In Gillin v. Universal Underwriters Insurance Company, the insureds owned a property in Darby, Pennsylvania that suffered severe damage when a wall on the neighboring property collapsed. At the time of the incident, the insureds had a property insurance policy with the insurer, and they submitted a claim for coverage under the policy shortly after the damage occurred. An independent adjuster inspected the property, and the insurer rejected the insureds’ claim only days after they submitted it.
The insurer had determined that the losses sustained fell under a provision in the policy that excludes “losses caused directly or indirectly from settling, shrinkage, bulging or expansions of foundations, walls, floors, roofs, or ceilings.” The insureds were not satisfied with the insurer’s decision, and they hired their own investigator to inspect the property. He asserted that the collapse of the bearing wall was “the direct result of additional retained soil places behind the retaining wall,” which would not trigger the exclusion mentioned above.
The insureds eventually sued the owner of the neighboring property, and they ended up recovering $140,000 in damages. After later selling their property, the insureds filed the instant suit against the insurer based on the information their investigator gave them, alleging breach of contract and bad faith. The insurer filed a motion for summary judgment, after which the insureds voluntarily withdrew the bad faith count without prejudice.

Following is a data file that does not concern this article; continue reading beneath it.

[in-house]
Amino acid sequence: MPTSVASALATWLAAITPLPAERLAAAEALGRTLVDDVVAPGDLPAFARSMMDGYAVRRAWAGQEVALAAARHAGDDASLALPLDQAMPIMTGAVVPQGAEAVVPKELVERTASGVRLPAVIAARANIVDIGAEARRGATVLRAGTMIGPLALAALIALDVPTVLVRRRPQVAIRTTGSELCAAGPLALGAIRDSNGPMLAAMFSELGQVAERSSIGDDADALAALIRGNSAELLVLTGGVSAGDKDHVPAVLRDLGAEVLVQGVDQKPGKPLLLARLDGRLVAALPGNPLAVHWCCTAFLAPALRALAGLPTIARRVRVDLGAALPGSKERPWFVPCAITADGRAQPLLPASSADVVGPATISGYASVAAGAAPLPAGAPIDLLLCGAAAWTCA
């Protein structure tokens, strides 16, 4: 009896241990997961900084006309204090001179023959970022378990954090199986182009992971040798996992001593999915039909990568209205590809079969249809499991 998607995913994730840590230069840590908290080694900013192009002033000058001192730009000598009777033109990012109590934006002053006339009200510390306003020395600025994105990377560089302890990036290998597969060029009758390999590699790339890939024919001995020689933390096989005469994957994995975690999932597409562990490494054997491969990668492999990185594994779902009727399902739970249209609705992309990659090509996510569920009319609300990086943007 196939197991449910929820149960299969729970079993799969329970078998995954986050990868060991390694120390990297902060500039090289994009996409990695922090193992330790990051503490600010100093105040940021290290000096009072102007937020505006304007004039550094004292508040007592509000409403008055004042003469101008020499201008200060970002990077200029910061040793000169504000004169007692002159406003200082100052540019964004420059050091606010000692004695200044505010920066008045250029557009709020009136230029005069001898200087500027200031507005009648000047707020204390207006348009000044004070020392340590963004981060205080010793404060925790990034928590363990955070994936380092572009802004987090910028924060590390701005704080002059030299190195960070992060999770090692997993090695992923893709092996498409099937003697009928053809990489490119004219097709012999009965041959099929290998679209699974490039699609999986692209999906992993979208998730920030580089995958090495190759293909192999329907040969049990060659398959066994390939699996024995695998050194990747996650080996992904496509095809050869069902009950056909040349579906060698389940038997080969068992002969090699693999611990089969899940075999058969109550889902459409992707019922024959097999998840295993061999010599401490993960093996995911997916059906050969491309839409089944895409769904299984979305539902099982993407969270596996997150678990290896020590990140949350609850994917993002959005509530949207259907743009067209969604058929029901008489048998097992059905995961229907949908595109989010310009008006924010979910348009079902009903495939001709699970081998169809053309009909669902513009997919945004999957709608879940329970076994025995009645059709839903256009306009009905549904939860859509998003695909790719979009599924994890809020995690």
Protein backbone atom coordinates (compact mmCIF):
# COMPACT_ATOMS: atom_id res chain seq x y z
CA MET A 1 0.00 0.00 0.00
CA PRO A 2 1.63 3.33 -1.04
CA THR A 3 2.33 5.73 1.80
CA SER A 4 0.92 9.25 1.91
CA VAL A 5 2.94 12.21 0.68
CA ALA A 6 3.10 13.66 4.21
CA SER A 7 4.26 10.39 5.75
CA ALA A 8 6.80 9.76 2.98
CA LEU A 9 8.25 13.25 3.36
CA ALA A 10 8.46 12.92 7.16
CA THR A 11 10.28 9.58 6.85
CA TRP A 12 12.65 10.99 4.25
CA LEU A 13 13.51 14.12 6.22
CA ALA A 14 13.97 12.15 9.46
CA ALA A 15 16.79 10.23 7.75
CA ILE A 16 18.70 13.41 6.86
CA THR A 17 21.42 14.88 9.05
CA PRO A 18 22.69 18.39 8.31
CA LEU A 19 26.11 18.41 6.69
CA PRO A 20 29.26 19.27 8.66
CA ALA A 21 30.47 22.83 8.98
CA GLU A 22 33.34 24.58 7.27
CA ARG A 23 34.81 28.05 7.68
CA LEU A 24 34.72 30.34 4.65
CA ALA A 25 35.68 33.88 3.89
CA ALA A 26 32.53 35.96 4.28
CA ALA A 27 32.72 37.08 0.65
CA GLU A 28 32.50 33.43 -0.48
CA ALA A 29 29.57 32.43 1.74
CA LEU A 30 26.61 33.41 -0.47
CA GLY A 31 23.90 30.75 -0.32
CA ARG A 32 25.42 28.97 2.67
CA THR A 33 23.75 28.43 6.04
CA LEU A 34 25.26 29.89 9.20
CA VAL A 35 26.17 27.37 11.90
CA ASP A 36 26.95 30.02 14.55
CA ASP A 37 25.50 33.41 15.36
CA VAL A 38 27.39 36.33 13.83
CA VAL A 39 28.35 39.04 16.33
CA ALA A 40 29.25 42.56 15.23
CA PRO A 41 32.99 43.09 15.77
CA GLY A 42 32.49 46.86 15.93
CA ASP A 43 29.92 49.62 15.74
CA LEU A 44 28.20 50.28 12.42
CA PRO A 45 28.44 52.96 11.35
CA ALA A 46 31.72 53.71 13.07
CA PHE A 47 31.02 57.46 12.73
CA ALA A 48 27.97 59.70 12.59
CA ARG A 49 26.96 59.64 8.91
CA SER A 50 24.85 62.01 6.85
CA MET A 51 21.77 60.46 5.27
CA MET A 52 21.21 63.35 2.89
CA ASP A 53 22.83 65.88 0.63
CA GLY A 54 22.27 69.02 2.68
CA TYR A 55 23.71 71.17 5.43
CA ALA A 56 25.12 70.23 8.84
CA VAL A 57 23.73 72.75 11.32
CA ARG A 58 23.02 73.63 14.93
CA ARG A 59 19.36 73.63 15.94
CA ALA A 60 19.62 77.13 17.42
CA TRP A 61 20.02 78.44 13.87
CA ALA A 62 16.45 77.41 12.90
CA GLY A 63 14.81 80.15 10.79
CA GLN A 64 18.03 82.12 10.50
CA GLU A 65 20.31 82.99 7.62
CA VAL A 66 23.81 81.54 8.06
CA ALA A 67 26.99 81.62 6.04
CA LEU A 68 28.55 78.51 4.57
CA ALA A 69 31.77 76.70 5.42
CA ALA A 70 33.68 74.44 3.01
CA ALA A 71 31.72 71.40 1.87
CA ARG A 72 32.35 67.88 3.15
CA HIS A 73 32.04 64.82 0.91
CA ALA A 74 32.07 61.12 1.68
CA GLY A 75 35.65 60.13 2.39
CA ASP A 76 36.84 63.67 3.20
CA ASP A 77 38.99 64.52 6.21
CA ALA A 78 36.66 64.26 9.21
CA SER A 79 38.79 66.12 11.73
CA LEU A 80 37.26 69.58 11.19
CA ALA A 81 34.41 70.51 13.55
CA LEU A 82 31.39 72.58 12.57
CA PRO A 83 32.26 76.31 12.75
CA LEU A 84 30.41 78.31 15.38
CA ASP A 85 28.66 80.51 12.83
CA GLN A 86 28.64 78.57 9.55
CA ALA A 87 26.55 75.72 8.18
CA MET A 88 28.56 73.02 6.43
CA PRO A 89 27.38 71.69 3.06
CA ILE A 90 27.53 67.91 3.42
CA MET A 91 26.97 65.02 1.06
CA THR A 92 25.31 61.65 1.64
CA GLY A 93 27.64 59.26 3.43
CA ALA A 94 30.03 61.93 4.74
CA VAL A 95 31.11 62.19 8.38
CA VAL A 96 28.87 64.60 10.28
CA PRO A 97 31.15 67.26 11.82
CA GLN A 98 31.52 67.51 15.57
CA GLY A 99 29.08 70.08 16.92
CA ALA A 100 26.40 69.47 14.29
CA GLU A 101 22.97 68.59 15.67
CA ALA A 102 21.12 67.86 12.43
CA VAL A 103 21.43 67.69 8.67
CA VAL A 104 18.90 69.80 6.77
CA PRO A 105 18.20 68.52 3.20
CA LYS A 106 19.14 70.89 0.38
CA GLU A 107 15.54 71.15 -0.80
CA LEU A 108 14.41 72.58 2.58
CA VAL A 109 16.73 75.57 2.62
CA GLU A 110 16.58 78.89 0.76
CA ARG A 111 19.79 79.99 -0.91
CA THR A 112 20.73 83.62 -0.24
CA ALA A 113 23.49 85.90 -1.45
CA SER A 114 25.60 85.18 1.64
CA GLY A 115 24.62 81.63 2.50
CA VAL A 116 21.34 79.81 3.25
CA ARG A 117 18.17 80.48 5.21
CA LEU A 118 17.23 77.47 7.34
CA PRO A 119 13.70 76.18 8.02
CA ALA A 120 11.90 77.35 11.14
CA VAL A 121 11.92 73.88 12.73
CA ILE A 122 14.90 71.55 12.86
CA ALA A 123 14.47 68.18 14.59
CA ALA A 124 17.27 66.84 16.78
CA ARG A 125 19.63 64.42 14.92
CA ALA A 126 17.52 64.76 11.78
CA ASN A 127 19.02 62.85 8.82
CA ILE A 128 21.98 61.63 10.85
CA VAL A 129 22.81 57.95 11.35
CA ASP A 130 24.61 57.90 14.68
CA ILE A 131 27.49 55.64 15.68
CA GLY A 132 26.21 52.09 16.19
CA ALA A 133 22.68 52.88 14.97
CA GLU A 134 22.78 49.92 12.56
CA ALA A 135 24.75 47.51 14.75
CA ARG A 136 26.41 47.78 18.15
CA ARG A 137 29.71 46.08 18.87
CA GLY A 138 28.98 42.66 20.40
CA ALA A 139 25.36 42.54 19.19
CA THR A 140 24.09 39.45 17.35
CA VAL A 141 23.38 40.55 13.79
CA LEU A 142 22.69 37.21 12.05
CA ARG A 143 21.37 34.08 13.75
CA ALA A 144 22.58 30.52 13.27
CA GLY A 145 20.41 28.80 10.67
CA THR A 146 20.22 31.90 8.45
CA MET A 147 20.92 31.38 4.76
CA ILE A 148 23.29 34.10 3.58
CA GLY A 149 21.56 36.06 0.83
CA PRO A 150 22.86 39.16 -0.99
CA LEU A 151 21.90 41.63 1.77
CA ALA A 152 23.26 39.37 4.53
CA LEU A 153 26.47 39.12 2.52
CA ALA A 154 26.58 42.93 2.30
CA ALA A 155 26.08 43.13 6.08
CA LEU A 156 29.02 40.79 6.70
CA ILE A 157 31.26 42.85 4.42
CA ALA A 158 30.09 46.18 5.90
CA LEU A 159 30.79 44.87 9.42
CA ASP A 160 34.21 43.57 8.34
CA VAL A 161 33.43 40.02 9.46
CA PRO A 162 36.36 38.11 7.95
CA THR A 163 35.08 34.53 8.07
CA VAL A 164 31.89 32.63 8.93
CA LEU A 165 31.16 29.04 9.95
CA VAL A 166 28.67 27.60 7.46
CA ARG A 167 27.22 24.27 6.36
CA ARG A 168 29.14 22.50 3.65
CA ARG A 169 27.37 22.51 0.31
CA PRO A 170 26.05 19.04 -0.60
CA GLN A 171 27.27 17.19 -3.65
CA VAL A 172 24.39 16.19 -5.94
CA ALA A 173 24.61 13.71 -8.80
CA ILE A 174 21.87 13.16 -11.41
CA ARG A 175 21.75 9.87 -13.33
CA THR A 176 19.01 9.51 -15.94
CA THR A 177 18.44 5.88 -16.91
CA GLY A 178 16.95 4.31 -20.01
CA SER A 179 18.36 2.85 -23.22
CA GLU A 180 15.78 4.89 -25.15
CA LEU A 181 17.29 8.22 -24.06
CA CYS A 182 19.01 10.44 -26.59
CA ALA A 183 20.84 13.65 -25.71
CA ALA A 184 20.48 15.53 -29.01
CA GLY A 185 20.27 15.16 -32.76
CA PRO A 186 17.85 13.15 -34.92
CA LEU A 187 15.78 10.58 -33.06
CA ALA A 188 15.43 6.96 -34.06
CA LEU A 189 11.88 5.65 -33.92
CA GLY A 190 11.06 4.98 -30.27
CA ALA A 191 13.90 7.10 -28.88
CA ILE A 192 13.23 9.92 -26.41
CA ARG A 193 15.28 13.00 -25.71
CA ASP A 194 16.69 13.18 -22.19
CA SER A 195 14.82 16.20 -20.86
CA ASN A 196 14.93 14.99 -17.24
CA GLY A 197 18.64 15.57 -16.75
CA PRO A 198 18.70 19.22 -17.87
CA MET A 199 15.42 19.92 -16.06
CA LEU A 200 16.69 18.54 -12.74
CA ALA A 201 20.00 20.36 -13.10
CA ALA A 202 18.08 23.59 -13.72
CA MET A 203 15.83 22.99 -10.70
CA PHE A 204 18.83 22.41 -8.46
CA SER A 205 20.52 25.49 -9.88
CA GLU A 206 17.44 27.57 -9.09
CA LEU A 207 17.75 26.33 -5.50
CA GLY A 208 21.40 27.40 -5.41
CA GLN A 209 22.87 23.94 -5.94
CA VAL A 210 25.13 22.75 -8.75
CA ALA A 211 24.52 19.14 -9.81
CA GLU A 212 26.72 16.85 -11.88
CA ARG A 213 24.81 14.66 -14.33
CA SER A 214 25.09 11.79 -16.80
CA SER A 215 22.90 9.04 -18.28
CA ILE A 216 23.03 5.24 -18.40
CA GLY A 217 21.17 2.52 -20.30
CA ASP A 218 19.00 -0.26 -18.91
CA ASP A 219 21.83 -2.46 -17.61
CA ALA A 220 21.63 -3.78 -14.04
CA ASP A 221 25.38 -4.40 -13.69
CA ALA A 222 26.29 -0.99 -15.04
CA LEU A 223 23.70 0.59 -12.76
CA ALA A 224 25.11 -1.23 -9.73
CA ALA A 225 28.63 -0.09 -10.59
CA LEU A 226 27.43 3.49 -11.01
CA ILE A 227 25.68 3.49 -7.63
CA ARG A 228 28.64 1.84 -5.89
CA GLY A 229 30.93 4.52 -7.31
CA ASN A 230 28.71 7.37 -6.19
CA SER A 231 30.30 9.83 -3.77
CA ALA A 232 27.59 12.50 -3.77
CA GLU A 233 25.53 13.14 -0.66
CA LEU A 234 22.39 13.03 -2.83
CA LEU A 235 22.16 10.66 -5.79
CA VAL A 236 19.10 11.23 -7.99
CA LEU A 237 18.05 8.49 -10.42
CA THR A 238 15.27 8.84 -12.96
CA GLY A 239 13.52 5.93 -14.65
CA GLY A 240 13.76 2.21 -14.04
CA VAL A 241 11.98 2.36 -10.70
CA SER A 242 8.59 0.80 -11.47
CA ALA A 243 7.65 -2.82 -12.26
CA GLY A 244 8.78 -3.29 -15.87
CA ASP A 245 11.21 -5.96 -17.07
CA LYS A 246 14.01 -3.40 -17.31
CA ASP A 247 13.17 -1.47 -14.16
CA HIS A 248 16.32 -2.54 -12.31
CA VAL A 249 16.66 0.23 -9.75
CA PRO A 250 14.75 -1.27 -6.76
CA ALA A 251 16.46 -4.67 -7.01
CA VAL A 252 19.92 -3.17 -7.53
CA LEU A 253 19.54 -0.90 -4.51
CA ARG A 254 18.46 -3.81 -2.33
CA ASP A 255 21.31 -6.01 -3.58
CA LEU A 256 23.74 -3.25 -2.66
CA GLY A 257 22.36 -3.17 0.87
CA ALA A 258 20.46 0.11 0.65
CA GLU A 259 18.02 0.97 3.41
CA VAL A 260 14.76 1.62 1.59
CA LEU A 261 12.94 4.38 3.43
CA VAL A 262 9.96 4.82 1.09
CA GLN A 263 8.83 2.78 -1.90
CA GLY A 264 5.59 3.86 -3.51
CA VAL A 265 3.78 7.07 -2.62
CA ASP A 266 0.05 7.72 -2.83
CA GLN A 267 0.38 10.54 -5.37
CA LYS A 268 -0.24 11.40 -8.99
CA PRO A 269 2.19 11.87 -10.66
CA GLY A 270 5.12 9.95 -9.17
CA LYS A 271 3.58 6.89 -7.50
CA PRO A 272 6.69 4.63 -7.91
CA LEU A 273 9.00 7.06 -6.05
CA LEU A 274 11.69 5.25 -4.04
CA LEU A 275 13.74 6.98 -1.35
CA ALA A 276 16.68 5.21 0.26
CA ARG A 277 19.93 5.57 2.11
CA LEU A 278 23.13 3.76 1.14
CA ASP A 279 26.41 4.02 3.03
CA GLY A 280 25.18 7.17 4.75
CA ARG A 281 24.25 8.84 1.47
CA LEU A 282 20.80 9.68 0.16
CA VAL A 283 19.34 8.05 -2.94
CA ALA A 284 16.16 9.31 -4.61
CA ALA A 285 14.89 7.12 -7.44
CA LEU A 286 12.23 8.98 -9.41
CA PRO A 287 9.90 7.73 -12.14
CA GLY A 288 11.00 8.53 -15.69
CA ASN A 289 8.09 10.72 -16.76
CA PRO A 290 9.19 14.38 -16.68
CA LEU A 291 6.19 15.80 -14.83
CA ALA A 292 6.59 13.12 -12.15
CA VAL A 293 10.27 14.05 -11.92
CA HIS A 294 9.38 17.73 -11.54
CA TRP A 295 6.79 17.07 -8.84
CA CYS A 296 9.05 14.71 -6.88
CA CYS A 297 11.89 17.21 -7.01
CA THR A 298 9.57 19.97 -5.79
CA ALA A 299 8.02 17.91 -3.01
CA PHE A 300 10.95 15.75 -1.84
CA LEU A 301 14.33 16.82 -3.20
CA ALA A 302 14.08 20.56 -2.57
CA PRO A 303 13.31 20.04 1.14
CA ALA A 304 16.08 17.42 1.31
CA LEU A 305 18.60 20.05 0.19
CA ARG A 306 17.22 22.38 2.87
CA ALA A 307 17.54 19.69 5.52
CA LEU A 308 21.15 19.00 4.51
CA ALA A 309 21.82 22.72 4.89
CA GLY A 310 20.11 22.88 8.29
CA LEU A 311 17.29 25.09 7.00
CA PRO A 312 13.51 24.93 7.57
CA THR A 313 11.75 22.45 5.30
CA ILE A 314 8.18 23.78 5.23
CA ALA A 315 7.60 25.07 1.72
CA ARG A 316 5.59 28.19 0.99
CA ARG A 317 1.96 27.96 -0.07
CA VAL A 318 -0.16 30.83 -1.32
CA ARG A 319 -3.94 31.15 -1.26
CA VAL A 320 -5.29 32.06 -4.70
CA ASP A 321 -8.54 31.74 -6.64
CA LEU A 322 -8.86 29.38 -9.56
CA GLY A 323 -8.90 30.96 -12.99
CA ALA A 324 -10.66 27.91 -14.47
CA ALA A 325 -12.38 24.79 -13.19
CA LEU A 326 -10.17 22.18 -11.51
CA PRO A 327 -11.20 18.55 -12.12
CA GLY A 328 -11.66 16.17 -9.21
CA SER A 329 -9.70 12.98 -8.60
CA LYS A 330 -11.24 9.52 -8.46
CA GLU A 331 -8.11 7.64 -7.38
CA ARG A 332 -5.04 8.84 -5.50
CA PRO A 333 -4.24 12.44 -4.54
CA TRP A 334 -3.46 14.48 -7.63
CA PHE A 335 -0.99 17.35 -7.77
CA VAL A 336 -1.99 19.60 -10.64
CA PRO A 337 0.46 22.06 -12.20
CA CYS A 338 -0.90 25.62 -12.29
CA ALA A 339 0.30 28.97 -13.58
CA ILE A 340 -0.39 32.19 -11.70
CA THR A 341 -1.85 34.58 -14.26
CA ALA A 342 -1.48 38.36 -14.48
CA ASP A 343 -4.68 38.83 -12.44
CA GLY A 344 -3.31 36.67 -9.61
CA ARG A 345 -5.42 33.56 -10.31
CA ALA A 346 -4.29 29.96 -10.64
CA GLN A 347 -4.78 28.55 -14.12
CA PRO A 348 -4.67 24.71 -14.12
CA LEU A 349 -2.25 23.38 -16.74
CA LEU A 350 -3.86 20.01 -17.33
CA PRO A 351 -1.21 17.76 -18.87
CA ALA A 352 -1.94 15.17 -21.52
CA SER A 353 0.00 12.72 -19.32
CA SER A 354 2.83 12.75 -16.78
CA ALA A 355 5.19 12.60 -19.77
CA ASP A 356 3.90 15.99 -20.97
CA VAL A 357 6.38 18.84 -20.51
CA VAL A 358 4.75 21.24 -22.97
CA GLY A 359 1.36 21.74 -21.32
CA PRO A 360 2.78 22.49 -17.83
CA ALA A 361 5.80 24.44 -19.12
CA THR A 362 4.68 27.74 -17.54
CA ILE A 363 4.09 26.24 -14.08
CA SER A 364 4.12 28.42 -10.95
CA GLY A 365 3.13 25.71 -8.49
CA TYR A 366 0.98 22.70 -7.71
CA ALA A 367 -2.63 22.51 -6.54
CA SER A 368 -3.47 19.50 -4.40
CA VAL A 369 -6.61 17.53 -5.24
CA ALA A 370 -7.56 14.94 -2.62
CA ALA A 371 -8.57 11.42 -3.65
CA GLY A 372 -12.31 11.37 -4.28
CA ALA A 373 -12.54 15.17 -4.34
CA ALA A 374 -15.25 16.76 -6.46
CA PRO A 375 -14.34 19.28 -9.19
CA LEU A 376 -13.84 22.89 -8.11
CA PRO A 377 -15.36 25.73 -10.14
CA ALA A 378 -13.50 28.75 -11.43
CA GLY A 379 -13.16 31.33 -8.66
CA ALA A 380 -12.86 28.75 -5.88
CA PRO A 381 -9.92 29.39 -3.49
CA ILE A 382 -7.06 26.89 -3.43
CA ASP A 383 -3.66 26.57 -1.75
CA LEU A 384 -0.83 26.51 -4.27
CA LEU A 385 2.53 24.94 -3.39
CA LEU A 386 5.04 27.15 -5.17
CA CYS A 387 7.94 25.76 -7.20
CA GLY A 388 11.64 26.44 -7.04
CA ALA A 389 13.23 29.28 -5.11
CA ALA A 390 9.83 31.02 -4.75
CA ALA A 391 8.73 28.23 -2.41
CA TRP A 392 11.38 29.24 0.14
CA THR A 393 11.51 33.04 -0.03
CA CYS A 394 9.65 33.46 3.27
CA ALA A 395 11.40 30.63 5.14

Because the parties did not dispute any key facts, the court simply had to interpret the insurance policy to determine whether the insurer breached its contract. It noted that if a provision in a policy is ambiguous, then it should be construed in favor of the insured, but a mere disagreement about an interpretation of a provision does not mean that the provision is ambiguous. In fact, the court here felt that the language of the policy exclusion mentioned above was clear and unambiguous. It had no choice but to give effect to the language of the exclusion and hold that the exclusion applied. The court therefore granted the insurer’s motion for summary judgment on the breach of contract after acknowledging again that the bad faith count was voluntarily dismissed without prejudice.
Date of Decision: March 4, 2011